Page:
The FES organizes the disposal of around 80,000 Christmas trees in Frankfurt. The collection tour in the districts starts on Thursday, Bertl will soon have to give way.
The Christmas season is over and with it the time of the festively decorated trees in the living room. Also this time the Frankfurter Entsorgungs- und Service GmbH (FES) Frankfurter: Inside offers several possibilities to get rid of their disused Christmas trees.
In the districts
Thursday, January 7th: Bergen-Enkheim, Fechenheim, Riederwald Friday, January 8: Seckbach, Bornheim Monday, January 11: Oberrad, Ostend Tuesday, January 12: Niederrad, Sachsenhausen-Nord Wednesday, January 13: Sachsenhausen-Süd, Schwanheim (including Goldstein ) Thursday, January 14: Gallus, Gutleut, Griesheim Friday, January 15: Bockenheim, Westend Monday, January 18: Nordend Tuesday, January 19: Berkersheim, Preungesheim (including Frankfurter Bogen), Eckenheim, Dornbusch Wednesday, January 20 January: Nieder-Erlenbach, Nieder-Eschbach (including Ben-Gurion-Ring), Harheim, Bonames, Frankfurter Berg Thursday, January 21: Kalbach-Riedberg, Niederursel, Eschersheim, Mertonviertel Friday, January 22: Heddernheim, Ginnheim, Hausen Monday, January 25: Praunheim, Rödelheim Tuesday, January 26: Sossenheim, Nied, Höchst (including the Henri Dunant settlement) Wednesday, January 27: Unterliederbach, Zeilsheim, Sindlingen, airport
The border between Sachsenhausen-Süd and -Nord runs along the Offenbach and Mörfelder Landstrasse. Even house numbers on Mörfelder Landstrasse count to Sachsenhausen-Nord, odd house numbers to Sachsenhausen-Süd. Even house numbers on Offenbacher Landstrasse belong to Sachsenhausen-Süd, odd house numbers to Sachsenhausen-Nord.
In the station district , There are no separate dates in the old and inner city. There, the street cleaning department, which works every day, takes the Christmas trees with them.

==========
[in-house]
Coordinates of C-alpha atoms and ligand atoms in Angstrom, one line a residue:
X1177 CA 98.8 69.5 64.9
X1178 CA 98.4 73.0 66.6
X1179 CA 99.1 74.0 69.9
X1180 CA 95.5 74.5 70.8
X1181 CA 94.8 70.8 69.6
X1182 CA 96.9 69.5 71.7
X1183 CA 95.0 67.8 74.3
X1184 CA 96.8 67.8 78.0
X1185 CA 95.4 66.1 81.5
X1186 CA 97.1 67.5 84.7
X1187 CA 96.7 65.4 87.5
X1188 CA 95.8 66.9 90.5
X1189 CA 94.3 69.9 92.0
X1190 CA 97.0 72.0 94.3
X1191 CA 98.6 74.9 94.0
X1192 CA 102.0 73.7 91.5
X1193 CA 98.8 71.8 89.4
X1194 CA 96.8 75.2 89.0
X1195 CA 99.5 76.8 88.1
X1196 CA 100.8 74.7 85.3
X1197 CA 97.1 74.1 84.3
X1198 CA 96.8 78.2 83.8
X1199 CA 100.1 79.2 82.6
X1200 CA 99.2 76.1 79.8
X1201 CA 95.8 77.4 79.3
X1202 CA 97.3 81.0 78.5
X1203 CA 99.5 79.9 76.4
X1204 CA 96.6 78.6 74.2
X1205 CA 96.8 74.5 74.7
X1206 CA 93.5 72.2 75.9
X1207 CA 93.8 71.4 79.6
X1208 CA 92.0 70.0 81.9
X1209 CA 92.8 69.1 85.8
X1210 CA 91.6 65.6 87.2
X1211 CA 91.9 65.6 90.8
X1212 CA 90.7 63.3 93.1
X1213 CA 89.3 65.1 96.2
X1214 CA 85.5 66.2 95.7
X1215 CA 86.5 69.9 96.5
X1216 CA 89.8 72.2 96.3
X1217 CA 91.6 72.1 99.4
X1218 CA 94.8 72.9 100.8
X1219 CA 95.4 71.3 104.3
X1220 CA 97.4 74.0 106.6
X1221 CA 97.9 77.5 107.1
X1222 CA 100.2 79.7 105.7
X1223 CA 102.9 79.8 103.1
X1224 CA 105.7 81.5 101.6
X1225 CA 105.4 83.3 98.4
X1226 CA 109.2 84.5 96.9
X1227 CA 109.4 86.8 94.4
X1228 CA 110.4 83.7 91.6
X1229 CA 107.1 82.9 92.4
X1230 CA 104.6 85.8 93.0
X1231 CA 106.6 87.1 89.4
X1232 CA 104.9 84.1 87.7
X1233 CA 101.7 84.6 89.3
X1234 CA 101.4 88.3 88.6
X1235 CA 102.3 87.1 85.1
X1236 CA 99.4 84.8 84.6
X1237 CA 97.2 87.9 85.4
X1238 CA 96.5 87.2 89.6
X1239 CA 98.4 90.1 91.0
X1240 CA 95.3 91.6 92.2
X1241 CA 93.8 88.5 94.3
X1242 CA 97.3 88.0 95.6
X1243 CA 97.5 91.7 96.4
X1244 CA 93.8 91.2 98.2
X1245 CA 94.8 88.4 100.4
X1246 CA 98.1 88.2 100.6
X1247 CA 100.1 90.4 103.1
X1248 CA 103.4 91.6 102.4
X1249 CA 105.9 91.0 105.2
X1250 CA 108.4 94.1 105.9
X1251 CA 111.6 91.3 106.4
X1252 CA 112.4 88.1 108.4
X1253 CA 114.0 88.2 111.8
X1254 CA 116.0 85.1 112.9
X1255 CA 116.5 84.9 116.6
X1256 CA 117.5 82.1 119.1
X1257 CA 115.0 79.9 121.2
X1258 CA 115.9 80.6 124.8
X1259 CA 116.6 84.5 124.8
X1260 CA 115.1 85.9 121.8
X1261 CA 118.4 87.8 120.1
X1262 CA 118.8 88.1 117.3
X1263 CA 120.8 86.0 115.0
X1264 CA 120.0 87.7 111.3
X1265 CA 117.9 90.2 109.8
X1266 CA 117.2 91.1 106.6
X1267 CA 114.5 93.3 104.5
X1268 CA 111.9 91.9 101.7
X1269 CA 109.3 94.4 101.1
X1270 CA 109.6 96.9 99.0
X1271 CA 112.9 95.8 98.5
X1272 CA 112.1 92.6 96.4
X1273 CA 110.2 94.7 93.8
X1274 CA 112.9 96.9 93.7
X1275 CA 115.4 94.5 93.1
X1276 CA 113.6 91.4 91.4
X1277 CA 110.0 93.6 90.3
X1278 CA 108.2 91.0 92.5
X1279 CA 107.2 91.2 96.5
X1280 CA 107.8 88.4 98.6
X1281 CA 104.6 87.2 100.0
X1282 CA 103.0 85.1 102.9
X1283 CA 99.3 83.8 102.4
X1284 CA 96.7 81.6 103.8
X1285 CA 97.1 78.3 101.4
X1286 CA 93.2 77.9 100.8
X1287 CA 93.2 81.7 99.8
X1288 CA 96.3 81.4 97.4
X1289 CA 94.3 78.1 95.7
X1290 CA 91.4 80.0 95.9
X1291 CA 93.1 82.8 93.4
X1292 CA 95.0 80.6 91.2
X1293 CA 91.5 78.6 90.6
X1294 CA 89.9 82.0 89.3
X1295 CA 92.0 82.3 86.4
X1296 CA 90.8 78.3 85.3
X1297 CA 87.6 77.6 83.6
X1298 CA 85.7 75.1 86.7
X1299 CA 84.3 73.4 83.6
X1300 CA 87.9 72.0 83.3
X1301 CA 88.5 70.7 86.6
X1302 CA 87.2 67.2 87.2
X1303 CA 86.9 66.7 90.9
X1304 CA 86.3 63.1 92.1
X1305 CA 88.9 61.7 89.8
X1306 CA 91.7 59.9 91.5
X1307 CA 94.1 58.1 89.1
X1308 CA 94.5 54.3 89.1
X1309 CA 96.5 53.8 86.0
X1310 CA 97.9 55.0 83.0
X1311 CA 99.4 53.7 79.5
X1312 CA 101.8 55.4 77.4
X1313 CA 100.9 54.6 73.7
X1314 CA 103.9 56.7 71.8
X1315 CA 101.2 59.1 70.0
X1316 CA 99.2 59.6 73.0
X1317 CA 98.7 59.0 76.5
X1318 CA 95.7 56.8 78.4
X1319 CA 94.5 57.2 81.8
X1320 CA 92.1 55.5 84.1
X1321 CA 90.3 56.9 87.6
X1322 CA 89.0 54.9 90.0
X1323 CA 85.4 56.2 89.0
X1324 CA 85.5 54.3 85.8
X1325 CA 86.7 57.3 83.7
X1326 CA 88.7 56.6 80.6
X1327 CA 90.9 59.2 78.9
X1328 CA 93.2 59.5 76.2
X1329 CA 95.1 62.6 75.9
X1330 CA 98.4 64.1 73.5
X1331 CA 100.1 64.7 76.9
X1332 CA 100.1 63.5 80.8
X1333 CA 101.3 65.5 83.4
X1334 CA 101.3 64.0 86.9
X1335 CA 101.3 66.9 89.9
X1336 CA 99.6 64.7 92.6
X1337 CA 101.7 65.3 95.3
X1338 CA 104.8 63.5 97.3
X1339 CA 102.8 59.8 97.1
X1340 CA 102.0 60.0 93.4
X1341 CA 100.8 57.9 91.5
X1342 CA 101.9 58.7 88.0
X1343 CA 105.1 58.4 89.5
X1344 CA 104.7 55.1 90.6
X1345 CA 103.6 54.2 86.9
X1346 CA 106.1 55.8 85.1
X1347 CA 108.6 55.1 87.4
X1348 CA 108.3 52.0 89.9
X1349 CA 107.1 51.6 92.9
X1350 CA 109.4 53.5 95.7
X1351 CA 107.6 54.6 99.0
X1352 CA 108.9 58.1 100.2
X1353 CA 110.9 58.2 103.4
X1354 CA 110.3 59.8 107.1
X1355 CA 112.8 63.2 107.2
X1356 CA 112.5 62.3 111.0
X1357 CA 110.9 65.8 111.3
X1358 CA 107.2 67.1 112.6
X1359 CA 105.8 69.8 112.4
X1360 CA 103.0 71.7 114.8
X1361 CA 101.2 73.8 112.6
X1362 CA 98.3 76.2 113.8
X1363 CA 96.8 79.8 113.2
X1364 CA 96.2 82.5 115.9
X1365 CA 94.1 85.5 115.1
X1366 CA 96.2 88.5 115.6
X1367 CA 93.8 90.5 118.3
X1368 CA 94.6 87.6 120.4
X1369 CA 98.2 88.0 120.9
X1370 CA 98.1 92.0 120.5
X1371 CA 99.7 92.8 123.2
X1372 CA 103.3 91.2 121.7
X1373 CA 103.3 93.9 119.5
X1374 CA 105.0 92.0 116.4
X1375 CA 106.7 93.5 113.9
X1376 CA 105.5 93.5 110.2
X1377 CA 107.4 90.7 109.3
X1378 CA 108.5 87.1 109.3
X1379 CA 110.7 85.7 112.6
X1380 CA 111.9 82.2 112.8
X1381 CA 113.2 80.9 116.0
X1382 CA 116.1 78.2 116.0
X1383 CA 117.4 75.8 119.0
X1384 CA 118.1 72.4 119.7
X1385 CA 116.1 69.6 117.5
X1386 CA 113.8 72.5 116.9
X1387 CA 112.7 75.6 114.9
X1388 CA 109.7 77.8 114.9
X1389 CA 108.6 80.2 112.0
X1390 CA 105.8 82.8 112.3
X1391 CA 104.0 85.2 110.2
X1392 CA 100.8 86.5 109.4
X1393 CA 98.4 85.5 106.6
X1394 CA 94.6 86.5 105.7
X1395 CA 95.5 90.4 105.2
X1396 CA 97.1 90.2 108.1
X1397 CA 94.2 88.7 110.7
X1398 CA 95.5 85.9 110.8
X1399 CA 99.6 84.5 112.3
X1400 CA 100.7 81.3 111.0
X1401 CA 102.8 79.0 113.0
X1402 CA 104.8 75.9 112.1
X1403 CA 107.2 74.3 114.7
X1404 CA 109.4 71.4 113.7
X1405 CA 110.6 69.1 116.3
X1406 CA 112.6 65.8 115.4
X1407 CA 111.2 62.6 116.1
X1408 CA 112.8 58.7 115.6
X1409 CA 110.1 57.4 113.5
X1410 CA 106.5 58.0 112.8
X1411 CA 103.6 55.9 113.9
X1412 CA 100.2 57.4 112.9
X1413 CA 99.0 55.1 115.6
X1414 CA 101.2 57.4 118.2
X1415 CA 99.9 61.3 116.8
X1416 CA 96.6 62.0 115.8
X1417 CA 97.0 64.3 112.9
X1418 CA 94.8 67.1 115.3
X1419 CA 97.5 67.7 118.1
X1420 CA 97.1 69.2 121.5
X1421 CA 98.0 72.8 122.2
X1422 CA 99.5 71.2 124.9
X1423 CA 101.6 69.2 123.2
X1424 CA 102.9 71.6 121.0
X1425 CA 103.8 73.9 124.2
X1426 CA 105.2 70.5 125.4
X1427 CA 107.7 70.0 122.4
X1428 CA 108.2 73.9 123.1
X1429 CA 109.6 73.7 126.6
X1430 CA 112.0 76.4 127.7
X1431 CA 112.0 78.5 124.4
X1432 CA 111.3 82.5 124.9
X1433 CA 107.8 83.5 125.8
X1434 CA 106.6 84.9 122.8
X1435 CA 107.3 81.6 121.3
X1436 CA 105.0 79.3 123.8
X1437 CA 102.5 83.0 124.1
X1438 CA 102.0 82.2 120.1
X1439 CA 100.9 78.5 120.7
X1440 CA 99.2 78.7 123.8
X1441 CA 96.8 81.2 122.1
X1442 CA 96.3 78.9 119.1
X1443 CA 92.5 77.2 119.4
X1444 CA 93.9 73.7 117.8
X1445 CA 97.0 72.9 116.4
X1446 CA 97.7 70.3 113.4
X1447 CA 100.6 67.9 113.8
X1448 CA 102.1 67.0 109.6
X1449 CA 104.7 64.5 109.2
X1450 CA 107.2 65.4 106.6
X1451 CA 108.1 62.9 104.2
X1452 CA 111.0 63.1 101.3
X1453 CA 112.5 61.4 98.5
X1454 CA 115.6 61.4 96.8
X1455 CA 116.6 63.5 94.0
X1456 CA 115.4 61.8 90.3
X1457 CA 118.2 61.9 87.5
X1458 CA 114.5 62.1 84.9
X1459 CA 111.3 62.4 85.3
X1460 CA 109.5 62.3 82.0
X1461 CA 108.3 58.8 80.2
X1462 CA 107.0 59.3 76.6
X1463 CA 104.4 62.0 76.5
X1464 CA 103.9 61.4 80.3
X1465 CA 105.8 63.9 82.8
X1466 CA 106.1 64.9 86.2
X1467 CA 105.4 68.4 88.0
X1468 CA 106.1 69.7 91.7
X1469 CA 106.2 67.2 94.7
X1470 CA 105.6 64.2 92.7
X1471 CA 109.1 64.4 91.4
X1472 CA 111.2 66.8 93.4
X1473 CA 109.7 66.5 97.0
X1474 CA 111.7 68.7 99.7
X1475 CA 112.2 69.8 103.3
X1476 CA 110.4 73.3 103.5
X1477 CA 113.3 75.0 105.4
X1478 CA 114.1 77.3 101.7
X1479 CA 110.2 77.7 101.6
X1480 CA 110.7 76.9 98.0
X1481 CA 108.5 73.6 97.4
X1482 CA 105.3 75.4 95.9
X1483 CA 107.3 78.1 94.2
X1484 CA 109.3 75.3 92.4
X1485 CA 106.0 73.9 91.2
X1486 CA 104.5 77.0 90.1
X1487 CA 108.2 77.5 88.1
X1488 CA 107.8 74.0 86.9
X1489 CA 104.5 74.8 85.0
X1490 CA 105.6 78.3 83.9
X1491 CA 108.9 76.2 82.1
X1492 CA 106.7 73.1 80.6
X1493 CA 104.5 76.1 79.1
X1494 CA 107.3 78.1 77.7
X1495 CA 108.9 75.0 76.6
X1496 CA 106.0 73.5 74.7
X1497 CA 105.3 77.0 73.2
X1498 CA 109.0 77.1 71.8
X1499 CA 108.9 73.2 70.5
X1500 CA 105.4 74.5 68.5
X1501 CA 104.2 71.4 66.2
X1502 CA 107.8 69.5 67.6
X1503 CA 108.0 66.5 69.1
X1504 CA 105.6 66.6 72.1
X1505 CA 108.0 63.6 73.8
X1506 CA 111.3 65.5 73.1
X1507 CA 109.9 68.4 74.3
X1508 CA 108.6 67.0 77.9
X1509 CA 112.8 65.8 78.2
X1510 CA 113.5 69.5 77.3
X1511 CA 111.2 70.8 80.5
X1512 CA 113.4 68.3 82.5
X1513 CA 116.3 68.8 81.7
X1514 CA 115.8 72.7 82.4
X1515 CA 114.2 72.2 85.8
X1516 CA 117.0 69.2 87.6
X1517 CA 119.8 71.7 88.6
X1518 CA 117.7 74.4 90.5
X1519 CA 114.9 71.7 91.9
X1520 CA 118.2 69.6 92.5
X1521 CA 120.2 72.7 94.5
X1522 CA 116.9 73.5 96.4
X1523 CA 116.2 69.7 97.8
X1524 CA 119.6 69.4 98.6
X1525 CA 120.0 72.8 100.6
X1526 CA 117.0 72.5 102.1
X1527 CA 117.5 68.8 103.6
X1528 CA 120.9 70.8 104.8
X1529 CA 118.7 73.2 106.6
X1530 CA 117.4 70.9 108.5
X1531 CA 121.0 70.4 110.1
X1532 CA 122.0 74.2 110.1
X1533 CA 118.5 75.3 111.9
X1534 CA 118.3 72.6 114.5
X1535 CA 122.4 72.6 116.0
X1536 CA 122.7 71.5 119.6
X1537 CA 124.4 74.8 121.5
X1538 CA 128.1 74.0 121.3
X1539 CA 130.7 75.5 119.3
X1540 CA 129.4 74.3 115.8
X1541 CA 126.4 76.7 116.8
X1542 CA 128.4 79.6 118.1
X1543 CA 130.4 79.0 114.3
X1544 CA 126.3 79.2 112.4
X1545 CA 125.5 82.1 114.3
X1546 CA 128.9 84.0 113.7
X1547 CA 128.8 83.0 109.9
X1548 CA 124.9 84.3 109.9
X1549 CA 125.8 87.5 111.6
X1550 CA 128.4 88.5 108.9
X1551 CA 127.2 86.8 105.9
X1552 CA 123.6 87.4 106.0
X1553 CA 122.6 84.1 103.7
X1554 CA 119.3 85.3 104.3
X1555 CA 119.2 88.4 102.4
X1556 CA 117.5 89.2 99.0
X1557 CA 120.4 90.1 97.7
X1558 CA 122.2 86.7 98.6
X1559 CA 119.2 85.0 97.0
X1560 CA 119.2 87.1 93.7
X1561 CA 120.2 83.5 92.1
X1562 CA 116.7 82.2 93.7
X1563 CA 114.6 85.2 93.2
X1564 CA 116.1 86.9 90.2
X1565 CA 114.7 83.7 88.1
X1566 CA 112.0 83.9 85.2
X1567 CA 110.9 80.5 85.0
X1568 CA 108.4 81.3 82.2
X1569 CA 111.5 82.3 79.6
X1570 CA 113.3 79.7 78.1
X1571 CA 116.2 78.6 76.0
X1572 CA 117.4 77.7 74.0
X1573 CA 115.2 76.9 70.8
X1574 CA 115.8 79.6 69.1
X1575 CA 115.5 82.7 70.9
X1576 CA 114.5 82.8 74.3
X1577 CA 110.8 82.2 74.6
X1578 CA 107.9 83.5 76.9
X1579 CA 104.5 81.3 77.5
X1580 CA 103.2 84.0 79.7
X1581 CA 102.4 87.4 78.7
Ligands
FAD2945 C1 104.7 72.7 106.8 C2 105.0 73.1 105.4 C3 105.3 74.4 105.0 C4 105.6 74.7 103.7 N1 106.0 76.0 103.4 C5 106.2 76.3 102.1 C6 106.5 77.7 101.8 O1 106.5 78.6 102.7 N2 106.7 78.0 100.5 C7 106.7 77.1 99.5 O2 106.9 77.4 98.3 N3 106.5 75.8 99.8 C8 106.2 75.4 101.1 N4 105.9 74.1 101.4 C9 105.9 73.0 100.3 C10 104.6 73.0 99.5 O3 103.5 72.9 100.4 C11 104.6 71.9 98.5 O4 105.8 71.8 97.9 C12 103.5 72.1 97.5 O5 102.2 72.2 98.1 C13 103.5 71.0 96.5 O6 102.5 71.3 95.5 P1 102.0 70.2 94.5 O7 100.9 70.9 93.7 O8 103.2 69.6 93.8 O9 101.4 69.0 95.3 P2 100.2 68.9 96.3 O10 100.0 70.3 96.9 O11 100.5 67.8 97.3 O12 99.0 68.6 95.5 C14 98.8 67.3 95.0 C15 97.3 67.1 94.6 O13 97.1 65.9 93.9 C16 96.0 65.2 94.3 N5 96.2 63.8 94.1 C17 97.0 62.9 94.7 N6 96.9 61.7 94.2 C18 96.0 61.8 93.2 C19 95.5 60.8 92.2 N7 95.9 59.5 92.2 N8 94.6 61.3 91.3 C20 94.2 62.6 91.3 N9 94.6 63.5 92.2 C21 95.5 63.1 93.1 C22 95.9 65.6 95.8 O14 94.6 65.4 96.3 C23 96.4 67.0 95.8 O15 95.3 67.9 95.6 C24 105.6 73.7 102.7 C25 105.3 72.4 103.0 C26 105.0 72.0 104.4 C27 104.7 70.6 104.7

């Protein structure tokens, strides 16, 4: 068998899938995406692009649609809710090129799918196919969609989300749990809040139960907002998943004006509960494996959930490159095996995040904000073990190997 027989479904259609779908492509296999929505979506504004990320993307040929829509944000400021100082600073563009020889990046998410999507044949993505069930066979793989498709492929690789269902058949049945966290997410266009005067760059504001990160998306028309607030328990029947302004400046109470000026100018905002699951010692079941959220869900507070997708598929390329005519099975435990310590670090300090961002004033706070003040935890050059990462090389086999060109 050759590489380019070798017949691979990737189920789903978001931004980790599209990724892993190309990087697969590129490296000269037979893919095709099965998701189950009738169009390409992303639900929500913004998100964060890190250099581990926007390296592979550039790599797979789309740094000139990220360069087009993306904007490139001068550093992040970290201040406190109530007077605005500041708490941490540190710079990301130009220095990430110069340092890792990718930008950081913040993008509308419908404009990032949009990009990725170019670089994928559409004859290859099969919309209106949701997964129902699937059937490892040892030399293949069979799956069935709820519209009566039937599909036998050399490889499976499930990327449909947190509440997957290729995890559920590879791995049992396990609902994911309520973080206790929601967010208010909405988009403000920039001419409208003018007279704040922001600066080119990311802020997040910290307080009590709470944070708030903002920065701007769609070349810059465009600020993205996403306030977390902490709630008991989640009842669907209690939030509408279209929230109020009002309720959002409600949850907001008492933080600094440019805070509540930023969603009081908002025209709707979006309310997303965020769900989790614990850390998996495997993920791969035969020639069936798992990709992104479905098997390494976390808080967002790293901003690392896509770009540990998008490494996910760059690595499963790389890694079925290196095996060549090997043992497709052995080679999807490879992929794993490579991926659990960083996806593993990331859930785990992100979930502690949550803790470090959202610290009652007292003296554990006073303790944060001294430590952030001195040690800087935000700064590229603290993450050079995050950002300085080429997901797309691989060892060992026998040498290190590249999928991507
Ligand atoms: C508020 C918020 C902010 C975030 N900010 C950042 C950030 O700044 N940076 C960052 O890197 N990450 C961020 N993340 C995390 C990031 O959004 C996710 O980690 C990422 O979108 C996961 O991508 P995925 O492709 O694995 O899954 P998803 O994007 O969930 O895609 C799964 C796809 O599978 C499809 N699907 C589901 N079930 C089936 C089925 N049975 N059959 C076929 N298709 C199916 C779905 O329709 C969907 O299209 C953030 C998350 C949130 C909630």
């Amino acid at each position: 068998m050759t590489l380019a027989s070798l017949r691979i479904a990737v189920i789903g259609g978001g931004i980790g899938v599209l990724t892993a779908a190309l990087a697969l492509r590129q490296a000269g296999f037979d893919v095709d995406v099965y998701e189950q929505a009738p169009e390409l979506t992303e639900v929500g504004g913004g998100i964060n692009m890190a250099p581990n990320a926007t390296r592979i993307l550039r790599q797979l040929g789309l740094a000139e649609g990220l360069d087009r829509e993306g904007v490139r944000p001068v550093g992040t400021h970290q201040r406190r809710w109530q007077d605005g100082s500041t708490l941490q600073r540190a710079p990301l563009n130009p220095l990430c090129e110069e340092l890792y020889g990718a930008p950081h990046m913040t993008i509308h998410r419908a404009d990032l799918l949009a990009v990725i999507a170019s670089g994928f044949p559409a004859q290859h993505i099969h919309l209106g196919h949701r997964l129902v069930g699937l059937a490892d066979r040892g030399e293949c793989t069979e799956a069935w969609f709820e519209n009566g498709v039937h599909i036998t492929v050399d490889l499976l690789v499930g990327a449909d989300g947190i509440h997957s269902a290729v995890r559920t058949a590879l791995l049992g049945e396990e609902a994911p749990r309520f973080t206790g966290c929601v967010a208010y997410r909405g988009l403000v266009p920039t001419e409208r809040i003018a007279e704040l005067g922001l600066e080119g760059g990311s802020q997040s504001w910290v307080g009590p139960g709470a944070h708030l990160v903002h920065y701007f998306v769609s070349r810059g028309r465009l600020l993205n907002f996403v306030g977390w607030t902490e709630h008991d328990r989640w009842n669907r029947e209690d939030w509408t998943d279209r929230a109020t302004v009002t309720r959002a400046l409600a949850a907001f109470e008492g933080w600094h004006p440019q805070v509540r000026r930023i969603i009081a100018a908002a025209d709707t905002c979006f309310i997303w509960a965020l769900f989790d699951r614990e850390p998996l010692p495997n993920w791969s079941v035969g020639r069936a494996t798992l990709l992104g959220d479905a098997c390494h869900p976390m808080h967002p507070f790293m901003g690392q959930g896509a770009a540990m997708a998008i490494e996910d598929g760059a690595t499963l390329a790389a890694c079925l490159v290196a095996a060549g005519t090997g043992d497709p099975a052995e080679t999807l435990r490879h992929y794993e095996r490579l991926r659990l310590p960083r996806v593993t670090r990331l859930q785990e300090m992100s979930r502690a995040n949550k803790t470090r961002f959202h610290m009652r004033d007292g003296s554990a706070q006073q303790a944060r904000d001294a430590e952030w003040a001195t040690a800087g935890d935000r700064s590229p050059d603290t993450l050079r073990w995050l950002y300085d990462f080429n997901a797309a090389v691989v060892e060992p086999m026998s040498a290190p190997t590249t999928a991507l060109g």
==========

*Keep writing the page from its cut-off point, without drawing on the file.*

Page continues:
On the one hand, the trees can be disposed of in the course of January either via the brown organic waste bin, the gray residual waste bin or with the street cleaning service. On the other hand, this year there will be a collection tour for the sixth time, in which the trees are picked up in the individual districts on fixed dates. For this purpose, the FES will be on the road for three weeks, from Thursday, January 7th to Wednesday, January 27th, in a bulky waste truck. The exact dates can be found in the info box below.
If you would like to have your tree picked up this way, you can place it on the specified pick-up day at the property line so that it is clearly visible and easily accessible. With both variants, including disposal via the organic or residual waste bin, the prerequisite is that the tree is decorated and shortened to pieces no more than one meter in length.
The trees can also be handed in free of charge at the recycling centers and the RMB Rhein-Main Biokompost GmbH in the Osthafen.
The FES estimates that around 80,000 Christmas trees will be disposed of in Frankfurt this year. Around three quarters of this is composted. “The last quarter is made up of the trees that are disposed of in the residual waste bin,” explains Röttele. “These are burned.” However, the FES endeavors to compost as much as possible.
The dismantling of Bertl, the Christmas tree in front of the Frankfurt Römer, will begin on Thursday, says Ines Philipp from Tourismus und Congress GmbH Frankfurt. She estimates that it takes one to one and a half days to decorate. If everything goes according to plan, Bertl was gone on Friday evening. “When decorating, Bertl is also made small and then used as firewood,” explains Philipp. There have been efforts from time to time to give the Christmas trees a further use. But the wood is not really popular, and it also has to dry for two years, says Philipp.
Incidentally, the disposed Christmas trees are not suitable as food for zoo animals. Because there may still be remains of jewelry and wax on the tree and because trees were sometimes in smoker’s apartments, they would pose a health risk for the animals in several ways, explains Jenny Krutschinna from the Opel Zoo in Kronberg.
However, the Opel Zoo had fed several hundred trees to its animals from dealers who had not been sold. It is used to care for animals whose diet includes leaves and bark, such as goats and sheep, deer and some antelope species, but also elephants, giraffes, as well as dromedaries and trample.